' Using violence or threats to control my partner.
' Showing anger and contempt for my partner in public (includes: attacks on character or appearance as well as acting as if my partner is invisible).
' Shouting or intimidating with words or gestures (includes: sarcasm, mocking, finger-pointing, cornering, taunting).
' Blaming, belittling, interrogating, name-calling.
' Hammering a point to death.
' Ganging up on my partner by bringing in kids, in-laws, other allies.
' Excusing my bad behavior by blaming my partner for it: 'I wouldn't drink if you weren't so controlling.'
' Doing any of the above in front of our children.

Every act of overt muscling by one partner leads to 2 equally powerful acts of covert defiance by the other! Don't mistake submission for devotion, or obedience for love.

Q: Have I engaged in any acts of
covert defiance?
' Withdrawing or Avoiding (includes: the garage, the kids, work, school, alcohol, etc.).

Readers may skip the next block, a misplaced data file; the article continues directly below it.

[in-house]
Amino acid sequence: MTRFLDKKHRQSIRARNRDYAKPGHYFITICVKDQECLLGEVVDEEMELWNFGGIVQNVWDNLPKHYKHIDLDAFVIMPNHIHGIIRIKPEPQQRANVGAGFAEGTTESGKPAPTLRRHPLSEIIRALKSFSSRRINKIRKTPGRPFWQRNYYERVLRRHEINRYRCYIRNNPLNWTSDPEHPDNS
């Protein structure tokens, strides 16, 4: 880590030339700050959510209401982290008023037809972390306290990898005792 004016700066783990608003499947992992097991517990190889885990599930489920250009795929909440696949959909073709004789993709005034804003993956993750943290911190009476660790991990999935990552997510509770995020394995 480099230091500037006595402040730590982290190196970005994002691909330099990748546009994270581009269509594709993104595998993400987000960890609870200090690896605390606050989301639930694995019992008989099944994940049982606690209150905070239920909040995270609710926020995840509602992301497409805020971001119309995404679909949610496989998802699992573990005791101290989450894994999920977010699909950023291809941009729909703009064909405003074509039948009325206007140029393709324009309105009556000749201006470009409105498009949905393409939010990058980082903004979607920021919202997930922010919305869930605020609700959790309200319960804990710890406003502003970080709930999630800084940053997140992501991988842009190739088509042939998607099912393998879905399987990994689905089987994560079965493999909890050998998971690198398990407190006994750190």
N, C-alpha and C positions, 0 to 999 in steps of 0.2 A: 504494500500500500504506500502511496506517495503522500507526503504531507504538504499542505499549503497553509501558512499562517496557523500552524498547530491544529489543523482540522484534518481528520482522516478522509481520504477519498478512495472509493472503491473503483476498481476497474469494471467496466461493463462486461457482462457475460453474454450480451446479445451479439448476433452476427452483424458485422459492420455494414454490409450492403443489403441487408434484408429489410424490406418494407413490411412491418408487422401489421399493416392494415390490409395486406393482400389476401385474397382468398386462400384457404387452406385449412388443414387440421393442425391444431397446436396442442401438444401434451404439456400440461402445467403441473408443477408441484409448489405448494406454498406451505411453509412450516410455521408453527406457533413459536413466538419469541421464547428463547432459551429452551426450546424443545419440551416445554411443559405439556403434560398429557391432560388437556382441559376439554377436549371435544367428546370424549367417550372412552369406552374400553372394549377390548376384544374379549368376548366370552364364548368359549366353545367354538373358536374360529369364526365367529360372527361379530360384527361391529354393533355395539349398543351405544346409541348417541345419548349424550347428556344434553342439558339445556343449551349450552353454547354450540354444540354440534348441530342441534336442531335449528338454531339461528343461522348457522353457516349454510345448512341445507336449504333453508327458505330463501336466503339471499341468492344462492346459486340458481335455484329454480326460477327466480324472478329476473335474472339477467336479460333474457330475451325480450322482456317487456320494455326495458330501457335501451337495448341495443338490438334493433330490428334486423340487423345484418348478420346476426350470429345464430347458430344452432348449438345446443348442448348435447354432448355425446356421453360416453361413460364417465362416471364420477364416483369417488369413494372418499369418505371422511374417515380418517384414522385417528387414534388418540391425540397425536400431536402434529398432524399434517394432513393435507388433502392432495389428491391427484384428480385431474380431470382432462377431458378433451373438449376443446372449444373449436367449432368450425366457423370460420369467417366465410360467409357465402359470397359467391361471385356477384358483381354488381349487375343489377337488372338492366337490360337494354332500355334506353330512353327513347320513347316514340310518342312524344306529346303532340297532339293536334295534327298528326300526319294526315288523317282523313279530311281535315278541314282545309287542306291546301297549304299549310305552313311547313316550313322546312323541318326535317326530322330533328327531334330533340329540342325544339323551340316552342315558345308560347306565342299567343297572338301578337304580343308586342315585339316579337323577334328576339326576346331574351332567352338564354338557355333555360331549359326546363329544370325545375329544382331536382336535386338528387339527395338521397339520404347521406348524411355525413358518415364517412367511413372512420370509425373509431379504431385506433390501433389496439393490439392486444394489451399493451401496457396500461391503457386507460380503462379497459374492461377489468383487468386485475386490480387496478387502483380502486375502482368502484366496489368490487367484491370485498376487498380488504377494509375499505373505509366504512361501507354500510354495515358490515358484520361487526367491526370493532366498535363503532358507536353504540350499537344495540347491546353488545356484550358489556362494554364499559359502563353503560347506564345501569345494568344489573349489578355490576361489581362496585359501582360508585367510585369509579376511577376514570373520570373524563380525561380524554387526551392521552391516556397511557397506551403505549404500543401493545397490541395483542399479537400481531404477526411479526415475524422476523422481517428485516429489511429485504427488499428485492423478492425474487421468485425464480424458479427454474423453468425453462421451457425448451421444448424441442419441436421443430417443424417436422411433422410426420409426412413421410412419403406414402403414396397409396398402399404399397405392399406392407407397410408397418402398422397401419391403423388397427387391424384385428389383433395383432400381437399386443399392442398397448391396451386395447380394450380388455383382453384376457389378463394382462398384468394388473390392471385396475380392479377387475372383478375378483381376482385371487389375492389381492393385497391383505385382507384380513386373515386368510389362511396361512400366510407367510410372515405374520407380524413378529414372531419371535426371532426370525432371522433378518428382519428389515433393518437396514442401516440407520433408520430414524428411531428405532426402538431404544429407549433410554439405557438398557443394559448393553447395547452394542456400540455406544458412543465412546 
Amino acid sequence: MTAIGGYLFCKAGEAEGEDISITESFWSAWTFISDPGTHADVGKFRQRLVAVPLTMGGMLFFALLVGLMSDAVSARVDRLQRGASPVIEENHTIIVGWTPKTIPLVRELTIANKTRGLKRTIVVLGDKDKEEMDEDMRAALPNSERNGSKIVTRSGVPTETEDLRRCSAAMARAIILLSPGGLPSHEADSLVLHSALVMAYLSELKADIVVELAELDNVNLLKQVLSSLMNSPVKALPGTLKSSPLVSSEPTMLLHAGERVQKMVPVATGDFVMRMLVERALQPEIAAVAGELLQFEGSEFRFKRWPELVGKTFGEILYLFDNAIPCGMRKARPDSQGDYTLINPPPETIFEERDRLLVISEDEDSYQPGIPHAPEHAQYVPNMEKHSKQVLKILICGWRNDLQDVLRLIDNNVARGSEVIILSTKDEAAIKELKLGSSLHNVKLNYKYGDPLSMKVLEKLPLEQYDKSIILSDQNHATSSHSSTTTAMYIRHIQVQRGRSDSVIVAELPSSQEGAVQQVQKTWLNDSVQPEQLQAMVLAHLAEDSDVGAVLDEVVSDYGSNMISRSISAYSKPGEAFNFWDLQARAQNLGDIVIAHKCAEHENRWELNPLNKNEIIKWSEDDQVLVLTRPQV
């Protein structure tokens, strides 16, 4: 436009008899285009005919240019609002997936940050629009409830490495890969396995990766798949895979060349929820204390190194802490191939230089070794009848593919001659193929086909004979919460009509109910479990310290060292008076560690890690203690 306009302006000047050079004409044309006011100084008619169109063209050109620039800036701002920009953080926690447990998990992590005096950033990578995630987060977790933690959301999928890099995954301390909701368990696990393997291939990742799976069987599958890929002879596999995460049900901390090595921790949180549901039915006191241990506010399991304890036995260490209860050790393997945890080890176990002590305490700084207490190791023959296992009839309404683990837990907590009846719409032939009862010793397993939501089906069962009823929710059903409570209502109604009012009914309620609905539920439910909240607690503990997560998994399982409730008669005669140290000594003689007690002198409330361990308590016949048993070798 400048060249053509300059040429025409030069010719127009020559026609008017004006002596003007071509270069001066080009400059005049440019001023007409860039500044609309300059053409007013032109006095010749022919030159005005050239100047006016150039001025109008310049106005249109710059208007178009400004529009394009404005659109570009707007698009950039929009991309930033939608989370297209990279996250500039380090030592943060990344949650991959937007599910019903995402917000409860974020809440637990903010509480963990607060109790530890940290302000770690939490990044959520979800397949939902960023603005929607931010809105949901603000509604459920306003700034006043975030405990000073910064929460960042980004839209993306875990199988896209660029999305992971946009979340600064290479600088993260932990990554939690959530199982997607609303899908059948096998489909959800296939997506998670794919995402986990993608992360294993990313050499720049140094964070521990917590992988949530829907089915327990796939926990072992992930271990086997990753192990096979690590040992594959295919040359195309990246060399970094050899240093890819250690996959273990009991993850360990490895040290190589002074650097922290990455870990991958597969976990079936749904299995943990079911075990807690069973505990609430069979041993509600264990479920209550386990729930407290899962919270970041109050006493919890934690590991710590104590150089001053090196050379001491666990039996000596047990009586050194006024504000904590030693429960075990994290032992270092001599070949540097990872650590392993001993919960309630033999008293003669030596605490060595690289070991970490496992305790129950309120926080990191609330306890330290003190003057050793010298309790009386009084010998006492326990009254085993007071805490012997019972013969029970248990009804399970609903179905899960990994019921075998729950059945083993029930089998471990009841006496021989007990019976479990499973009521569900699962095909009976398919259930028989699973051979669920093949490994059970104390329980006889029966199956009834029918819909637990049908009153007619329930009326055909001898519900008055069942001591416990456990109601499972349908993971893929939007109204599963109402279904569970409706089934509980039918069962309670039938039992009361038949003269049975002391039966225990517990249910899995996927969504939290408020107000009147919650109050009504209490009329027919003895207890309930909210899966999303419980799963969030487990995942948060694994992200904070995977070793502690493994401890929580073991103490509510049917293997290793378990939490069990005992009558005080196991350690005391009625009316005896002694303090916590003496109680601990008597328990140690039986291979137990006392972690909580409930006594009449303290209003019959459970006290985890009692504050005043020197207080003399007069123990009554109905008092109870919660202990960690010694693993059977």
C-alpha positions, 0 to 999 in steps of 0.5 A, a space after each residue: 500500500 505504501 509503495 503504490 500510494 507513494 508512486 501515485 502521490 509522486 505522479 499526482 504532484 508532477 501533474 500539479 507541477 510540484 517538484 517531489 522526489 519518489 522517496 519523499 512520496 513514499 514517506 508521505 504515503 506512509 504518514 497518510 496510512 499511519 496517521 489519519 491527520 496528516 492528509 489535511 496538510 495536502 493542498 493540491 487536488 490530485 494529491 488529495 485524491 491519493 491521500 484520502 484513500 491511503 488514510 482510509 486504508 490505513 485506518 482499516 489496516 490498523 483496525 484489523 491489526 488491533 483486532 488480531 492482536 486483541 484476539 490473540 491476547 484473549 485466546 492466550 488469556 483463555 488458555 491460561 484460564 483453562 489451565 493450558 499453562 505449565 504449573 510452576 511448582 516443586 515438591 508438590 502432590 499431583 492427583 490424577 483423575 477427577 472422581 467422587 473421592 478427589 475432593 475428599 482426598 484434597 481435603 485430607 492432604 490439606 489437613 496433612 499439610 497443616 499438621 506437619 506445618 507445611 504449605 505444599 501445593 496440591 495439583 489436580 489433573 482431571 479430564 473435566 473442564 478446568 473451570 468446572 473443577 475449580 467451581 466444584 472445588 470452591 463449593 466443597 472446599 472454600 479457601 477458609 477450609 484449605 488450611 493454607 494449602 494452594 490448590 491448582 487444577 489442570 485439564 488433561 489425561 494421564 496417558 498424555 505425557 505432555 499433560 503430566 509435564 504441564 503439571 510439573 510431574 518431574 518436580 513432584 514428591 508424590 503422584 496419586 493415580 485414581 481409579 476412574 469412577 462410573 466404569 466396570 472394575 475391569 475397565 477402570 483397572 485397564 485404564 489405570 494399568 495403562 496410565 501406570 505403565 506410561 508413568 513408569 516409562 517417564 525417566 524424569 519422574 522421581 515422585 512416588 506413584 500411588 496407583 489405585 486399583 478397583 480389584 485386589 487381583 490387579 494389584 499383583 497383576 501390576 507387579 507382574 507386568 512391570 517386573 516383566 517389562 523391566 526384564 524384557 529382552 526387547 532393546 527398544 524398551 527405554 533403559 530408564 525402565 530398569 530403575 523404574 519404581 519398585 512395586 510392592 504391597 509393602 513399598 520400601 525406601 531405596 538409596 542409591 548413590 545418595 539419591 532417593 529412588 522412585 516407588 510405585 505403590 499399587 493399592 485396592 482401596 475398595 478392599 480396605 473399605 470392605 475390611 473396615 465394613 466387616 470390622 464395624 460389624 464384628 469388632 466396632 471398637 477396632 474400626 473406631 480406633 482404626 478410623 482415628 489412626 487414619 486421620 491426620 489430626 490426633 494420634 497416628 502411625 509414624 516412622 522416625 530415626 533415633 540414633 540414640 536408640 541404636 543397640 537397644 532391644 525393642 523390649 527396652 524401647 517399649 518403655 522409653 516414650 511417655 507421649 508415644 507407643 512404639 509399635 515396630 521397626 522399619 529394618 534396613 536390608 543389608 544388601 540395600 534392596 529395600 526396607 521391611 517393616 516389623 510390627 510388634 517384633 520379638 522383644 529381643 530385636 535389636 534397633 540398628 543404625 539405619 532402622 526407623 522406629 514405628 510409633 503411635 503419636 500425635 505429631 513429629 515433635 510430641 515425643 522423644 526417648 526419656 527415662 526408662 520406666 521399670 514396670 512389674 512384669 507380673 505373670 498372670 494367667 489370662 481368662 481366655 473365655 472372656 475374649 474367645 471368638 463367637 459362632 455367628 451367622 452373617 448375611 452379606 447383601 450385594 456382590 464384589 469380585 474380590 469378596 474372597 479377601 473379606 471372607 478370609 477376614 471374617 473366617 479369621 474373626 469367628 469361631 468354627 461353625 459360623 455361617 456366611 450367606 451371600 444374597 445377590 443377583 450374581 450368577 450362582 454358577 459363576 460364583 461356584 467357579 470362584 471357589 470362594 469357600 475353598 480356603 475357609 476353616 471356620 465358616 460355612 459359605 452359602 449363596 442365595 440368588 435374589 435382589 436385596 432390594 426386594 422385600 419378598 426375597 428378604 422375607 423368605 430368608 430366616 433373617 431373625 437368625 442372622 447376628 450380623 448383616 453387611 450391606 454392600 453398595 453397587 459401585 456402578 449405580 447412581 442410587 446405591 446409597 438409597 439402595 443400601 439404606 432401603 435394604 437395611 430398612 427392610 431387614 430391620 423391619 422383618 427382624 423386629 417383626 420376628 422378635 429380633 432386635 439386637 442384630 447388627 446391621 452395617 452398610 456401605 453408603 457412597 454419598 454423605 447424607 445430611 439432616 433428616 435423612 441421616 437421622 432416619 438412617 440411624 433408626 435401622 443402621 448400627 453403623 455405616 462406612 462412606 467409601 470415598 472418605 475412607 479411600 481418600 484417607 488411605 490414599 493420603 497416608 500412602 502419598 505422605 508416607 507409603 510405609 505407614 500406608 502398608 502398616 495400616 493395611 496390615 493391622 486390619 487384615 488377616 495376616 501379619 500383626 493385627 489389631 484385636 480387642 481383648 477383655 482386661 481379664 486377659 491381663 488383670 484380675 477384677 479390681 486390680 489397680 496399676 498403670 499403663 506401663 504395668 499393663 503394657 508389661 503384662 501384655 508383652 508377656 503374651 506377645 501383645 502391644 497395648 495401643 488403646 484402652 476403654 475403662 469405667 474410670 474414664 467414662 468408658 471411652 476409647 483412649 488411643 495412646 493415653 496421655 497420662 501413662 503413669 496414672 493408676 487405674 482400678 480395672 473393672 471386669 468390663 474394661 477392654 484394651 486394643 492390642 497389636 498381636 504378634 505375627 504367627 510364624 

' Stonewalling (includes: the silent treatment, refusing to talk).
' Withholding affection, attention, tenderness, appreciation, sex.
' Making excuses for why I didn't follow-through...again.
' Making and breaking promises and agreements.
' Procrastinating.
' Chronic 'forgetting - : 'Oops... You know how my memory is.'
' Chronic lateness.
' Chronic apologies without subsequent changes in behavior.
' Flaunting my affection for others in front of my partner.
' Lying or hiding the truth.
' Bad-mouthing my partner to our children, friends, family.
' Developing a social network that excludes my partner.

Q: What could I have done that would have been more helpful, more considerate, more kind?

Q: What vulnerable feelings were beneath my anger or defensiveness? (Examples: fear, guilt, embarrassment, sadness, hurt).